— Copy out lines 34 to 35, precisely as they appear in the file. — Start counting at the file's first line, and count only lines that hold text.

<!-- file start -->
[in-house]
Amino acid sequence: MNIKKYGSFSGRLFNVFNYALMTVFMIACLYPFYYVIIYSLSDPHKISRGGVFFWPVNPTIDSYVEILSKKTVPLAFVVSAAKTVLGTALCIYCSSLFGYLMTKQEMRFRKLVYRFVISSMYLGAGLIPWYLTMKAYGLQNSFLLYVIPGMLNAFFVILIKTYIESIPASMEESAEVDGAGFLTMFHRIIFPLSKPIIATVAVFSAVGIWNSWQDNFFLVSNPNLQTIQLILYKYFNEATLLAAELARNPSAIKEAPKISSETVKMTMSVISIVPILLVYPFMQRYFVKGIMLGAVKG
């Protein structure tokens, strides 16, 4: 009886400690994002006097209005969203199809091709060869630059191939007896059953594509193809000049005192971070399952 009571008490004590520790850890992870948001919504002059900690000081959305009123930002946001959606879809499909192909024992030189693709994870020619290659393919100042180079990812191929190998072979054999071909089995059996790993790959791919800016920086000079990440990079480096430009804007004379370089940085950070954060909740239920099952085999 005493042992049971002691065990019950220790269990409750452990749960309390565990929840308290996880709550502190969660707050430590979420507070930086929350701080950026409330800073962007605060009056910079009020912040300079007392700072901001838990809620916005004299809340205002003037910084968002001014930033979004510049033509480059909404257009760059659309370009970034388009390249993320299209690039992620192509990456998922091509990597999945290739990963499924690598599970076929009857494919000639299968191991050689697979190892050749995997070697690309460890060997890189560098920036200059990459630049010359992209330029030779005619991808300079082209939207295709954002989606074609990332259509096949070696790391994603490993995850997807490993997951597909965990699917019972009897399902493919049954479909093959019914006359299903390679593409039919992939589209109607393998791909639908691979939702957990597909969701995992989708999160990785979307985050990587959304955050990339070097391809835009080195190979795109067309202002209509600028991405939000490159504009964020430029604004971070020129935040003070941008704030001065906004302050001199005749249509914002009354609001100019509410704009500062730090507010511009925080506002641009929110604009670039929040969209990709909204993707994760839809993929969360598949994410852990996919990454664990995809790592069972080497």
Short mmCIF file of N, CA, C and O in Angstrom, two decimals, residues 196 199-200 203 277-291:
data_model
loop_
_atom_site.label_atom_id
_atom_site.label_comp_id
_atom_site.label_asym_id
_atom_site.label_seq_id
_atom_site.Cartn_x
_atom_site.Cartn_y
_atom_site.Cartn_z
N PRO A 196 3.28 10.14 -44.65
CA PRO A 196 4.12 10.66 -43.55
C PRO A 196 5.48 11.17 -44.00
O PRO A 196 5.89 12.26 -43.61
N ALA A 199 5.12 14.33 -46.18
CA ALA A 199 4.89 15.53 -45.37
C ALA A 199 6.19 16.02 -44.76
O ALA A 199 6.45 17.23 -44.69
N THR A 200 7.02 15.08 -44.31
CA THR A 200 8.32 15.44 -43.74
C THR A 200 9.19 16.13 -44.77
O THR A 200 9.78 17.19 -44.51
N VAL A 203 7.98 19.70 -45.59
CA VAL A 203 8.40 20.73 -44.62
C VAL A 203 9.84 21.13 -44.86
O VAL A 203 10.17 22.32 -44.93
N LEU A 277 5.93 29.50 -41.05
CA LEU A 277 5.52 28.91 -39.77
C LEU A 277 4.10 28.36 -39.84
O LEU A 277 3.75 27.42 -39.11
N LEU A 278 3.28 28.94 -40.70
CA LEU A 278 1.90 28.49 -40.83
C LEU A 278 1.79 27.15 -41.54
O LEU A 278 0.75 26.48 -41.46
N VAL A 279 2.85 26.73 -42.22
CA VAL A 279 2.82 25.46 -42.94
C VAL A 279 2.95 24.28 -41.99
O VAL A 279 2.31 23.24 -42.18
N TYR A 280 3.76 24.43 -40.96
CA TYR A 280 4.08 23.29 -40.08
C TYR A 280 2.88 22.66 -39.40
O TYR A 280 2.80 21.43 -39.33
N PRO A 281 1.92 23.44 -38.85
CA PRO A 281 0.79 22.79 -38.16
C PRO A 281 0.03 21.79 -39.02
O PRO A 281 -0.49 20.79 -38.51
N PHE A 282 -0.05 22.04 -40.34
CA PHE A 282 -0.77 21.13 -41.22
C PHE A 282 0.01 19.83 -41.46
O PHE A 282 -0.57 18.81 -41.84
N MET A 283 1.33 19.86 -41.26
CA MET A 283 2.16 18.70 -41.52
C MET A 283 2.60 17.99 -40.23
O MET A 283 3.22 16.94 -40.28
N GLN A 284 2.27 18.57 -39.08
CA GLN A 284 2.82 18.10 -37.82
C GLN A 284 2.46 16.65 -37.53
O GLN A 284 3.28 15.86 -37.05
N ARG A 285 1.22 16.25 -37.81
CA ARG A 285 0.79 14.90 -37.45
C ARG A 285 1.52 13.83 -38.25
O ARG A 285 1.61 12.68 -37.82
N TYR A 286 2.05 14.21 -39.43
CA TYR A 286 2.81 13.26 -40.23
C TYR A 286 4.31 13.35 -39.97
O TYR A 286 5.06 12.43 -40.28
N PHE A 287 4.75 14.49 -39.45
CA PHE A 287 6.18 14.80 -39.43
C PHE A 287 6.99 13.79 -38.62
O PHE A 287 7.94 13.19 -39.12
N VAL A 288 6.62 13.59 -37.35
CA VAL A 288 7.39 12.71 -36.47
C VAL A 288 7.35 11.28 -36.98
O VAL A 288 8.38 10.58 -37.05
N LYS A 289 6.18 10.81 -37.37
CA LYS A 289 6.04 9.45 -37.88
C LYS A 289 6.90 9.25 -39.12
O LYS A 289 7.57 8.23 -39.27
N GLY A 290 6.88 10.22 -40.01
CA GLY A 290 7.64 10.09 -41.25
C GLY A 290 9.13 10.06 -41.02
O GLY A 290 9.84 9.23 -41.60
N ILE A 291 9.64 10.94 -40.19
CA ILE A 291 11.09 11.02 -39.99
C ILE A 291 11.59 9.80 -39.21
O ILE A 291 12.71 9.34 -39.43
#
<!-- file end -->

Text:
N LEU A 278 3.28 28.94 -40.70
CA LEU A 278 1.90 28.49 -40.83